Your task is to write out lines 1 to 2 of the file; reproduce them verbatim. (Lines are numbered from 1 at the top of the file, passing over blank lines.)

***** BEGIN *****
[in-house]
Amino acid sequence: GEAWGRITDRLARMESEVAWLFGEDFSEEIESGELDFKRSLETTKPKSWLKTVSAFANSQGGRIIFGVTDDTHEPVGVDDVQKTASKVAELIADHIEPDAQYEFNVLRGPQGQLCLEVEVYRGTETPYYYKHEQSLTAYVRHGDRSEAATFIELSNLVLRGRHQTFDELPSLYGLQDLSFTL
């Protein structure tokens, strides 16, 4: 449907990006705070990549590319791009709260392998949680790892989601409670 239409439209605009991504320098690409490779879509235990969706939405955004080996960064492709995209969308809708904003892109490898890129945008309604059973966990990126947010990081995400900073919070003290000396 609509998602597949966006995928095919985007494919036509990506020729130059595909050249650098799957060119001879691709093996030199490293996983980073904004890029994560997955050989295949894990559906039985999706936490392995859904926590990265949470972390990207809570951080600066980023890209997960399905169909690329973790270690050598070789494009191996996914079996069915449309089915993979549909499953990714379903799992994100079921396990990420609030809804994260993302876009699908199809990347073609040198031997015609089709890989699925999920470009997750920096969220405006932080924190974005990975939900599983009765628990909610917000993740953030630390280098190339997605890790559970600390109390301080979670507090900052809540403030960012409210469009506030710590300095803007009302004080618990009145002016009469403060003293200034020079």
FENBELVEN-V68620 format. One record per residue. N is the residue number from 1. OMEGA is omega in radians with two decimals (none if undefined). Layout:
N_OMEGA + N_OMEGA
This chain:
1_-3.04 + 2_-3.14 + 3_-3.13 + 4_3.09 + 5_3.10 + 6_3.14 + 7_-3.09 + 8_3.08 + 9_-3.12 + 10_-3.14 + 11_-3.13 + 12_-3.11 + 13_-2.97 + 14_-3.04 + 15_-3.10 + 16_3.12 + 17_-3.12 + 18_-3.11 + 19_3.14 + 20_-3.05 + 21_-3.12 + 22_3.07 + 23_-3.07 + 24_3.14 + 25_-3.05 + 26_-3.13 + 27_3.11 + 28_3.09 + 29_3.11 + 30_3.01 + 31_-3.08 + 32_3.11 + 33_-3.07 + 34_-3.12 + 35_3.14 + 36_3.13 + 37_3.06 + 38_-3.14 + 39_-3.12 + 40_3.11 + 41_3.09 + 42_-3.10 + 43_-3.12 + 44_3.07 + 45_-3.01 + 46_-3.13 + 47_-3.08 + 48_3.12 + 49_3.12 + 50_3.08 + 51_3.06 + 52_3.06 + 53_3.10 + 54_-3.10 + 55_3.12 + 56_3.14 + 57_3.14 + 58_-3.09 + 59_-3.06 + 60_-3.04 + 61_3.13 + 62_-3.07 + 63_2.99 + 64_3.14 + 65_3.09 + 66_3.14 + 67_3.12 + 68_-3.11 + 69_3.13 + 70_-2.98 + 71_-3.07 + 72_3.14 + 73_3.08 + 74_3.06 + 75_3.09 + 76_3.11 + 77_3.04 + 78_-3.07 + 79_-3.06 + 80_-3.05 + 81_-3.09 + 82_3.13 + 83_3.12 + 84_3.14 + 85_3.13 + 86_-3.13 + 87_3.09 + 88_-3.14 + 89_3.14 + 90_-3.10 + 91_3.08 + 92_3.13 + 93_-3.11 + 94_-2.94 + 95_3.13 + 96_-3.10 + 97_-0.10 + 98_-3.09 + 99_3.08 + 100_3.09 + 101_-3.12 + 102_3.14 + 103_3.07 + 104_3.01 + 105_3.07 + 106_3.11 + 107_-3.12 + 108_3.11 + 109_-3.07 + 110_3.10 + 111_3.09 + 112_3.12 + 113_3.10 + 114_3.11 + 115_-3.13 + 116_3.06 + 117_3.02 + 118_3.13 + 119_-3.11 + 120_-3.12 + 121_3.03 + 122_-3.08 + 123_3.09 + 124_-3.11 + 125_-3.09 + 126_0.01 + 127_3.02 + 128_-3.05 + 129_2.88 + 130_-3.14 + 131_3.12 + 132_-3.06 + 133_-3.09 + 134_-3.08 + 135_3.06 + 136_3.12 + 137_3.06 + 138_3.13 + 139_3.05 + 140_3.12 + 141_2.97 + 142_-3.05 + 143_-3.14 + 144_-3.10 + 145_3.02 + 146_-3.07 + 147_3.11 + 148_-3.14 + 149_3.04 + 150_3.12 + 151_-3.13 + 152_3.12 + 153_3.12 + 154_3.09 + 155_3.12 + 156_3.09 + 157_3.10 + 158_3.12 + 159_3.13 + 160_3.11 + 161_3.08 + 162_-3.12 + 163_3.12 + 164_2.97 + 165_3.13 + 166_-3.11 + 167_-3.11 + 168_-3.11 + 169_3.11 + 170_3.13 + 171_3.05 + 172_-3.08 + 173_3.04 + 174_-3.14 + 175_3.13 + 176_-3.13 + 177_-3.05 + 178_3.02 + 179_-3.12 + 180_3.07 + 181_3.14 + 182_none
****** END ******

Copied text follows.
[in-house]
Amino acid sequence: GEAWGRITDRLARMESEVAWLFGEDFSEEIESGELDFKRSLETTKPKSWLKTVSAFANSQGGRIIFGVTDDTHEPVGVDDVQKTASKVAELIADHIEPDAQYEFNVLRGPQGQLCLEVEVYRGTETPYYYKHEQSLTAYVRHGDRSEAATFIELSNLVLRGRHQTFDELPSLYGLQDLSFTL